Giants manager Gabe Kapler won’t come out for anthem until country’s direction changes – NBC Chicago

Kapler won’t come out for the anthem until the country’s direction changes originally appeared on NBC Sports Washington

In light of Tuesday’s elementary school shooting in Uvalde, Texas, which killed 19 children and two teachers, Giants manager Gabe Kapler said he would not step onto the playground and would not defend the national anthem.

“I don’t plan on coming out for the anthem until I feel better about leading our country,” Kapler told reporters Friday in Cincinnati before the Giants began a three-game series with the Reds at the Great American Ballpark.

“That will be the stage. I don’t expect it to necessarily move the needle, but it’s just something I feel strongly enough to take this step.

A few hours before explaining his position to journalists, Kapler wrote a blog on his personal website On Friday morning, that further explained his thinking.

“Players, staff and fans stood for the moment in silence, mourning the lives lost, and then we (including myself) continued to stand, proudly proclaiming ourselves the land of the free and the home of the brave” , Kapler wrote, in reference to showing up for the national anthem before games on Tuesday and Wednesday. “We didn’t stop to wonder if we were truly free and brave after this horrific event, we just stood at attention.”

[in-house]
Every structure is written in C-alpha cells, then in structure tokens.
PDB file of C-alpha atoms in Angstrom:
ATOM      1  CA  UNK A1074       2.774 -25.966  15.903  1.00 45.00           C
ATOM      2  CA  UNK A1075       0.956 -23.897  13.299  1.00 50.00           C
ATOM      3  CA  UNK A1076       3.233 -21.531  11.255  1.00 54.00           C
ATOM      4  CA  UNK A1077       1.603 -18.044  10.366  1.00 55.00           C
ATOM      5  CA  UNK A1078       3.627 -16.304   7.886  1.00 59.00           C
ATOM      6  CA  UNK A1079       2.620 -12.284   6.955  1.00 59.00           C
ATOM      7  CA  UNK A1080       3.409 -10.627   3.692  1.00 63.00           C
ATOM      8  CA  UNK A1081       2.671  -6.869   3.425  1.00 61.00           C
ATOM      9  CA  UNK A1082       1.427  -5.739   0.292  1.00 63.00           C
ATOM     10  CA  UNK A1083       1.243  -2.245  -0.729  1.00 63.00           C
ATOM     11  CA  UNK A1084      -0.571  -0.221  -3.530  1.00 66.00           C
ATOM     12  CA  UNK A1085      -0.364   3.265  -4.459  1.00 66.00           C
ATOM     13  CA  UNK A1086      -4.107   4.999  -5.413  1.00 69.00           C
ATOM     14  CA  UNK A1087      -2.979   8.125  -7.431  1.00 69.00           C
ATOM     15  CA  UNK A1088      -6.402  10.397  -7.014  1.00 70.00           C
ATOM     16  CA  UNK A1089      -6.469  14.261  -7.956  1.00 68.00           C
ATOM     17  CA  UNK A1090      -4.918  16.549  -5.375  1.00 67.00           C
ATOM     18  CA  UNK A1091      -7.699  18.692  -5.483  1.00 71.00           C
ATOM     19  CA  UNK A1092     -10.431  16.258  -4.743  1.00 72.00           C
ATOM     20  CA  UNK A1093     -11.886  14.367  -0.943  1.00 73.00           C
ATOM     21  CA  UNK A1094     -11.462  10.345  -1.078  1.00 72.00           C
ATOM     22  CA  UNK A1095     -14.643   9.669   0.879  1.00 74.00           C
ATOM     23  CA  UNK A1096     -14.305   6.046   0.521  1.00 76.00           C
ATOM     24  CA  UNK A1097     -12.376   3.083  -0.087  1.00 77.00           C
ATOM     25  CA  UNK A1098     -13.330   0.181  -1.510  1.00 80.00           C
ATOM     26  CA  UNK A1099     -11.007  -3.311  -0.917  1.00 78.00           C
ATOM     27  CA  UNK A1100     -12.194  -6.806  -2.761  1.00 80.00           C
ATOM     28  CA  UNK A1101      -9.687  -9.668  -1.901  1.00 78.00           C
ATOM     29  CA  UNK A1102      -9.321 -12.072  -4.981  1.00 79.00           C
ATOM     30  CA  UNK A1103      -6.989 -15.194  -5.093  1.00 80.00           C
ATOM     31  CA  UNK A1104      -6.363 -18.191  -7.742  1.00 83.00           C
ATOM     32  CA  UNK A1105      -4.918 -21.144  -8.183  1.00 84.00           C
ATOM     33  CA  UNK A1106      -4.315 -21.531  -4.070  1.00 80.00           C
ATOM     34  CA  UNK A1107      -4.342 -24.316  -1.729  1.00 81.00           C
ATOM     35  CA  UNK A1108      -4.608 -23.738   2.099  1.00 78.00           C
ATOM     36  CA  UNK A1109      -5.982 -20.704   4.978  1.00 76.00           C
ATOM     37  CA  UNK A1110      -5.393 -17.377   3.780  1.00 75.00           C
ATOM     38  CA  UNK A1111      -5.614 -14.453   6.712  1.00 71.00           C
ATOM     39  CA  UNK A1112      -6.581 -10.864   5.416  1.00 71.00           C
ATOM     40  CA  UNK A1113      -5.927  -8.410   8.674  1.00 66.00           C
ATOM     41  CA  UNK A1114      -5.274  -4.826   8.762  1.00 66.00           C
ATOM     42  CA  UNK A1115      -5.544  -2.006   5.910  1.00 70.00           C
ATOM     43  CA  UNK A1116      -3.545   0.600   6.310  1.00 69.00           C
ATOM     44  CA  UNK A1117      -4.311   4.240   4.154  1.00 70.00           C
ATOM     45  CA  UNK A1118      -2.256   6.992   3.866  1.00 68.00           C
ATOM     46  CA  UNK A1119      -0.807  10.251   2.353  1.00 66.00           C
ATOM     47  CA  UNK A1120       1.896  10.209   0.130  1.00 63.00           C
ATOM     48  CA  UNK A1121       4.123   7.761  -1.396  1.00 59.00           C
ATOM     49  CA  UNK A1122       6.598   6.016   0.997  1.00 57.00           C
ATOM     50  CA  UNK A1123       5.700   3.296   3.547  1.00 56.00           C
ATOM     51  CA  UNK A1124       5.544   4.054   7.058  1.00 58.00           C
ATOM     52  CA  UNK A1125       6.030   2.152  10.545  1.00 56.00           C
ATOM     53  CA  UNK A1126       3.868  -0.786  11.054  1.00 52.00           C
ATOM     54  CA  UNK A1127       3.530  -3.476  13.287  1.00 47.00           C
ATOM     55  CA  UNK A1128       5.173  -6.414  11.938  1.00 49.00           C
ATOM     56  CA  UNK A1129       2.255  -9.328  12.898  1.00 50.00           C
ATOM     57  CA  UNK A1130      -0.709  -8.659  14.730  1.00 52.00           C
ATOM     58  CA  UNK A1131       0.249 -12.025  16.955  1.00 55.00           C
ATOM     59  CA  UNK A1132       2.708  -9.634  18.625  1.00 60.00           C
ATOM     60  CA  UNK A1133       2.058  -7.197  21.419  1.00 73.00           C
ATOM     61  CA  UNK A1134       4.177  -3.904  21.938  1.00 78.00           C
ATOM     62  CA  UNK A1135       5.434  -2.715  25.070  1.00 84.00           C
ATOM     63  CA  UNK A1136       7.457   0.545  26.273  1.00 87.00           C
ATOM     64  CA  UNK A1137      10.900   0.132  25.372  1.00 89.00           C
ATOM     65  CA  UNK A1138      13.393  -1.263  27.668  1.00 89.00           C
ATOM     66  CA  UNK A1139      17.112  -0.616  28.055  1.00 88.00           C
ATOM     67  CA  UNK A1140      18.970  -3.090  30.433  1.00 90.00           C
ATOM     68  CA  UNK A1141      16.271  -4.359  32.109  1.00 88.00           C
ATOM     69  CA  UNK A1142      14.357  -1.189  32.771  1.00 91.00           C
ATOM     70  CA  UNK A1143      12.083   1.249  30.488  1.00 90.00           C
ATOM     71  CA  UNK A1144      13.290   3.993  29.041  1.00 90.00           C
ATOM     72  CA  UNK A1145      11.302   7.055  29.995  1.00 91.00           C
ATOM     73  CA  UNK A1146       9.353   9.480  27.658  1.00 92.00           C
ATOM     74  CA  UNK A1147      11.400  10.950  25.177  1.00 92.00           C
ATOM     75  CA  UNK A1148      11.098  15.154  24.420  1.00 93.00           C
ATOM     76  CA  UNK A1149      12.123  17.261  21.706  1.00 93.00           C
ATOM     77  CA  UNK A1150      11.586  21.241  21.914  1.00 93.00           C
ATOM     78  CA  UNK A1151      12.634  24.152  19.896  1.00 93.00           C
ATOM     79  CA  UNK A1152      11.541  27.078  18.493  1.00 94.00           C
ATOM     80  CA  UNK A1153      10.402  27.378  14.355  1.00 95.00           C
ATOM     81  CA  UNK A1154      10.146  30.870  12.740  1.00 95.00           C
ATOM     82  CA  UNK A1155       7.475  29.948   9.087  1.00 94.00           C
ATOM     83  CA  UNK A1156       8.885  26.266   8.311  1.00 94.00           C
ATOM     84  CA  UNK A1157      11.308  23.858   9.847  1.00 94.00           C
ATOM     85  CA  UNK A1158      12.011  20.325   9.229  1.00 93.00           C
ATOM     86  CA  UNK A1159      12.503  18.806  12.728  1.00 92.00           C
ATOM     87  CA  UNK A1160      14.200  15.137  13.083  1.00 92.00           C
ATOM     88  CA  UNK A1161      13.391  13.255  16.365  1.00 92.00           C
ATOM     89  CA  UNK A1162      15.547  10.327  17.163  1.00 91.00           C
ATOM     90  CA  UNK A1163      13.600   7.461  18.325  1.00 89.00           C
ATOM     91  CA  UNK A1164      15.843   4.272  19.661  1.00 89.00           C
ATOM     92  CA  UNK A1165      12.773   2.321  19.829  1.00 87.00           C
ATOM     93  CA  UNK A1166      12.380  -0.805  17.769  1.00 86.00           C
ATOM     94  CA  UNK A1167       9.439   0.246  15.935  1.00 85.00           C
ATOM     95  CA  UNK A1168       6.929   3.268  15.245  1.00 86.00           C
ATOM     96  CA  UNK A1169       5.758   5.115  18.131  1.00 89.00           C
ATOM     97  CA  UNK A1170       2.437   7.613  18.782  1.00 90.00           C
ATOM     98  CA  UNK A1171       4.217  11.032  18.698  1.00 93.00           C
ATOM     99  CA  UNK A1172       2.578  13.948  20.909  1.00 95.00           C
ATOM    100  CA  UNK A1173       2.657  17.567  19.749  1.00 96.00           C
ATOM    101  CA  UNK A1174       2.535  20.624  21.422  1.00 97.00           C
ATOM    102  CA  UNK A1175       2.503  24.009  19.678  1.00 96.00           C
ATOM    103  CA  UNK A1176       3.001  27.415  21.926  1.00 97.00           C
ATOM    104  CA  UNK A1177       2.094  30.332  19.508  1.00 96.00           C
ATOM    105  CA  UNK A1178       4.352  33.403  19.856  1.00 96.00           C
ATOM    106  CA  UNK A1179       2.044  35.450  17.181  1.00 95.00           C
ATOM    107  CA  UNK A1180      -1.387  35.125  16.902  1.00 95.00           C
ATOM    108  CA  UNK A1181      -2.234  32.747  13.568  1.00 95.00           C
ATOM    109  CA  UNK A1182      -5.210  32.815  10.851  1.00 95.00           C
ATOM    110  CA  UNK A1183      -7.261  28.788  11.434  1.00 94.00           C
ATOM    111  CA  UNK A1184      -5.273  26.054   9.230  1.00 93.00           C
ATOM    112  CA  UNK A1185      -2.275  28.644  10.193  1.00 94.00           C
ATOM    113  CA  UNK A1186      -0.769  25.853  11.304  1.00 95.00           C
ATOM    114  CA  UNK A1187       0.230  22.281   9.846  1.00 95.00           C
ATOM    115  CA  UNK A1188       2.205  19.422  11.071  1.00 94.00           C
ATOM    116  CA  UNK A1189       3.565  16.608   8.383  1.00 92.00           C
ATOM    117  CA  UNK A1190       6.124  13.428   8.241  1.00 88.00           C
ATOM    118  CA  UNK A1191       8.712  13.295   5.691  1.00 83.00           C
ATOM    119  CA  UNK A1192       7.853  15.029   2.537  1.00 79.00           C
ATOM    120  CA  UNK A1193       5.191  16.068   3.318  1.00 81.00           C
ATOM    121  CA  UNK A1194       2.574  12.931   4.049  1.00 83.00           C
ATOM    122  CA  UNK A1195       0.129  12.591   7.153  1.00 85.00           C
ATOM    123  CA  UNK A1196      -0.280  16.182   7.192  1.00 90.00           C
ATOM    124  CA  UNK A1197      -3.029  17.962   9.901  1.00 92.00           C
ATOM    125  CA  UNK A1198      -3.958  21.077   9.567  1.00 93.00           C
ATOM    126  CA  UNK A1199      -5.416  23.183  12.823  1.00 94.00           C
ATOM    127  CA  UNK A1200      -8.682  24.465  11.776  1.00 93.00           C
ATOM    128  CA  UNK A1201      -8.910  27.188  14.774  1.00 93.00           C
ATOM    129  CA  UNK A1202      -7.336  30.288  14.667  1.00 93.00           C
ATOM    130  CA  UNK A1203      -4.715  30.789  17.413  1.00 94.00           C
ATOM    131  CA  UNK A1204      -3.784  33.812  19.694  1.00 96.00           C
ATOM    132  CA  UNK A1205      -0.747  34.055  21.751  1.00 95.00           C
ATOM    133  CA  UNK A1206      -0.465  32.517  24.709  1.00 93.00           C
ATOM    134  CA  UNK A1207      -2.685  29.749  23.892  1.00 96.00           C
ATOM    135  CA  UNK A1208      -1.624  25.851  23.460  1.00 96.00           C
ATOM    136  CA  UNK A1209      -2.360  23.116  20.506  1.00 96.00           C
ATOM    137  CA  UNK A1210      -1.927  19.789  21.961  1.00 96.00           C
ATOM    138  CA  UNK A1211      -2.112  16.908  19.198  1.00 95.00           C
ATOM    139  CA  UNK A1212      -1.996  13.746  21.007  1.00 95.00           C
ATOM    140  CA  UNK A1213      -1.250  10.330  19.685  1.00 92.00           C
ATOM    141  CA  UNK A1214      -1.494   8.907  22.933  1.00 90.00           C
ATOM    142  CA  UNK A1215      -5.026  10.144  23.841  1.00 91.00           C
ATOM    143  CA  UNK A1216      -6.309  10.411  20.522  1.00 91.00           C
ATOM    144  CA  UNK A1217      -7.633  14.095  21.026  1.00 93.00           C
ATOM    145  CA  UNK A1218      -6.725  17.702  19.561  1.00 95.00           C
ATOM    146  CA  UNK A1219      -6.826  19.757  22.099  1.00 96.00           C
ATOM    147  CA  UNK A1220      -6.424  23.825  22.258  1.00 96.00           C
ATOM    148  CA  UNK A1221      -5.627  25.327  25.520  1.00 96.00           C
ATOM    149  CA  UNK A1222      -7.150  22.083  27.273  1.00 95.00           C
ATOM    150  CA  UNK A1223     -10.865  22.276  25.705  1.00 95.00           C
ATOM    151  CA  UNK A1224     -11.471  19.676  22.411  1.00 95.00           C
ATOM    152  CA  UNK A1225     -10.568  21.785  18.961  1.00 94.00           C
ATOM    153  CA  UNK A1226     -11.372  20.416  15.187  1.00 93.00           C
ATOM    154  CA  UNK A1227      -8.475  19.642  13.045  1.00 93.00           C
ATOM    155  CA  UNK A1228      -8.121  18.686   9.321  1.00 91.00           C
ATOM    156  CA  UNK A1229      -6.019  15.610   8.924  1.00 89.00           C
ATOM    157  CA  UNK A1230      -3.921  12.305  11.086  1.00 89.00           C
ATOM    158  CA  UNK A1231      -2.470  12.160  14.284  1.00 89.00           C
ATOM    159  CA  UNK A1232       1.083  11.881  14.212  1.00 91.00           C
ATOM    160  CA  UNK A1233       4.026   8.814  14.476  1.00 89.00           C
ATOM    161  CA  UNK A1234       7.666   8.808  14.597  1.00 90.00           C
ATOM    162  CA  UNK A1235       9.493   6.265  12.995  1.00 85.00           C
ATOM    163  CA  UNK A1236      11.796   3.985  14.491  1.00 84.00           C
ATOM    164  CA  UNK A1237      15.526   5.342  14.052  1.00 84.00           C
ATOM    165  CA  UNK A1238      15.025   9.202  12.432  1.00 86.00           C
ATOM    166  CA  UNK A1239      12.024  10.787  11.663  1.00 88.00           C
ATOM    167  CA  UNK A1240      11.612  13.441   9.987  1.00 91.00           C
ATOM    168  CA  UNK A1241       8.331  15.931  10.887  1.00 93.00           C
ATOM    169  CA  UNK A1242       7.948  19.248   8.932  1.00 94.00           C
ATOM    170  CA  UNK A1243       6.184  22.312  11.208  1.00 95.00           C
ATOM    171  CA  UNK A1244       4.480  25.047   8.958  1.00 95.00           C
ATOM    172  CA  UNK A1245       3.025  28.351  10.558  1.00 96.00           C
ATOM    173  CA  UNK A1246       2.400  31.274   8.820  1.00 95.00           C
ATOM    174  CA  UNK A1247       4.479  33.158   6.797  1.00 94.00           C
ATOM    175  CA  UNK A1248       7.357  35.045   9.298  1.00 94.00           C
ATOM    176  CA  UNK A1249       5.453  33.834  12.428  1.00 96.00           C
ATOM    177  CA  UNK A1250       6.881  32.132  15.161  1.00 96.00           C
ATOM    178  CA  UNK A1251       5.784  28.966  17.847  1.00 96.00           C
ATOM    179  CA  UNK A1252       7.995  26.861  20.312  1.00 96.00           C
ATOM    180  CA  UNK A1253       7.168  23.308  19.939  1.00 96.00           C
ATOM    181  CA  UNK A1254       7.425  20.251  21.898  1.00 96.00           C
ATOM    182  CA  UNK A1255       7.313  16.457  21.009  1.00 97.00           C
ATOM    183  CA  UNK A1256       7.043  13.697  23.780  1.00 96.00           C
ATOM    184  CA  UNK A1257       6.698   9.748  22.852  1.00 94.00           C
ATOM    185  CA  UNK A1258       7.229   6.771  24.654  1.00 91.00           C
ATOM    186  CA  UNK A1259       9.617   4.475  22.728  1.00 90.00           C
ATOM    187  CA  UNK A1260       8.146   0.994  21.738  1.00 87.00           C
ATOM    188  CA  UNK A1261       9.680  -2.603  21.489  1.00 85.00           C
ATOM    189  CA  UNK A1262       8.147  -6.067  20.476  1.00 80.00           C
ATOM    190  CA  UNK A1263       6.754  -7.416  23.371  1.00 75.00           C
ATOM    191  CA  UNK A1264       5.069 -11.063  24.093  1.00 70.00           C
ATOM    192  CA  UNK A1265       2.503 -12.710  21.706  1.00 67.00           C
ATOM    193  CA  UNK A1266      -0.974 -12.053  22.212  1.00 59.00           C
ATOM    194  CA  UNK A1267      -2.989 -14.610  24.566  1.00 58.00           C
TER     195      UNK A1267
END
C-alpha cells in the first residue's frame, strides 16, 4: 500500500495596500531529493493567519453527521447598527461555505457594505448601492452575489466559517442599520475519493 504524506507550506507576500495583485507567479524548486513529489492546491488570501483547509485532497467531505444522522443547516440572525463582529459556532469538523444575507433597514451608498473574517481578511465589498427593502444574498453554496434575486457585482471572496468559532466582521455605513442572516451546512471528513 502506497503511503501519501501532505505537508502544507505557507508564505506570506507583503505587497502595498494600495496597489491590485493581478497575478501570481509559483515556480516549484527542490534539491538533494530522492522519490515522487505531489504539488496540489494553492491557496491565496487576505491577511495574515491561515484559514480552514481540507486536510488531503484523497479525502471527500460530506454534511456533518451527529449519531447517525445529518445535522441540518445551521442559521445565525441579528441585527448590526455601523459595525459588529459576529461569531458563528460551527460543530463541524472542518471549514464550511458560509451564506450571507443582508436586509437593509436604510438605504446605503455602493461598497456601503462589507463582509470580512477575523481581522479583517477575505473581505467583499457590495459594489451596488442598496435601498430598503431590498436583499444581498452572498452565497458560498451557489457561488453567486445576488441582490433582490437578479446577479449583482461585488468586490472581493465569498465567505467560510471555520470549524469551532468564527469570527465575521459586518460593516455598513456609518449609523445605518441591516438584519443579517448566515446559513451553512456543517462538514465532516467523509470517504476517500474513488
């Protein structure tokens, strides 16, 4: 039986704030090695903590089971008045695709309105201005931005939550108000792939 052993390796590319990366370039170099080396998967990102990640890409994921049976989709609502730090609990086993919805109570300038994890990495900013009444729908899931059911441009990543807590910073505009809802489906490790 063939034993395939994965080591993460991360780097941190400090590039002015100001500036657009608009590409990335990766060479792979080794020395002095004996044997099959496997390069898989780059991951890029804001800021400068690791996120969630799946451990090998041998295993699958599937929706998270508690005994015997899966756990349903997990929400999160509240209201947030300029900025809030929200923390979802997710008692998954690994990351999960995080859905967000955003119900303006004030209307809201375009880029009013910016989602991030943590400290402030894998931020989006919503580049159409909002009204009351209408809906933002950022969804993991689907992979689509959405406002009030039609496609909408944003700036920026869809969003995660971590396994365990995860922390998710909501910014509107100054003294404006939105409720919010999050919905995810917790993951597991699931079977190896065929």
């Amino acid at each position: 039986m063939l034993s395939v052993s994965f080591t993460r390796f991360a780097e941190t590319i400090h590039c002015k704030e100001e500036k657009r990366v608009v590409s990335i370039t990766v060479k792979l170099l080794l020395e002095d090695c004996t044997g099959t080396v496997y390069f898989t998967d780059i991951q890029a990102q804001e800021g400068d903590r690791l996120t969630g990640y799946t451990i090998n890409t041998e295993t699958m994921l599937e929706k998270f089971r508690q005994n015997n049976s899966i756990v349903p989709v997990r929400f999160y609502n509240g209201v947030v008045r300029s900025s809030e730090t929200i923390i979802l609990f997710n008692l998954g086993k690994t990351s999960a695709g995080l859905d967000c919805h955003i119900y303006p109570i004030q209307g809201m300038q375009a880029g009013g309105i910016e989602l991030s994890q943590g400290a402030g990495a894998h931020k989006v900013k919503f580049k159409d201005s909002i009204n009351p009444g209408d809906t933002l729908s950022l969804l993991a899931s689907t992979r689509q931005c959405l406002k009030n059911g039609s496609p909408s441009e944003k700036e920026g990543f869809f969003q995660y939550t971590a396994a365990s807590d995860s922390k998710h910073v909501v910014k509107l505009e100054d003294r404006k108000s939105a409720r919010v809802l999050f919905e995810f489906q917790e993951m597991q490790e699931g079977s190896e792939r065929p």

Kapler went on to write that he considered taking a stand on Tuesday or Wednesday by taking a knee or going inside during the anthem, but was unable to do so.

“My brain said drop to one knee; my body didn’t listen. I wanted to walk inside; instead I froze. I felt like a coward. I didn’t want to draw attention to myself. I did not want to take anything away from the victims or their families,” Kapler wrote.

Kapler told reporters on Friday that he needed time to think about how he wanted to act and that he was not in the right frame of mind to do so earlier in the week.

“Sometimes for me, it takes me a few days to put everything together,” Kapler said. “I knew I wasn’t in my best mental space and I knew it had to do with some of the hypocrisy of standing up for the national anthem and how that coincided with the moment of silence, and how those two things didn’t sync well for me.

“But I couldn’t quite understand that in real time. And it took me a few days to collect all my thoughts and be able to articulate them clearly.”

Lance B. Holton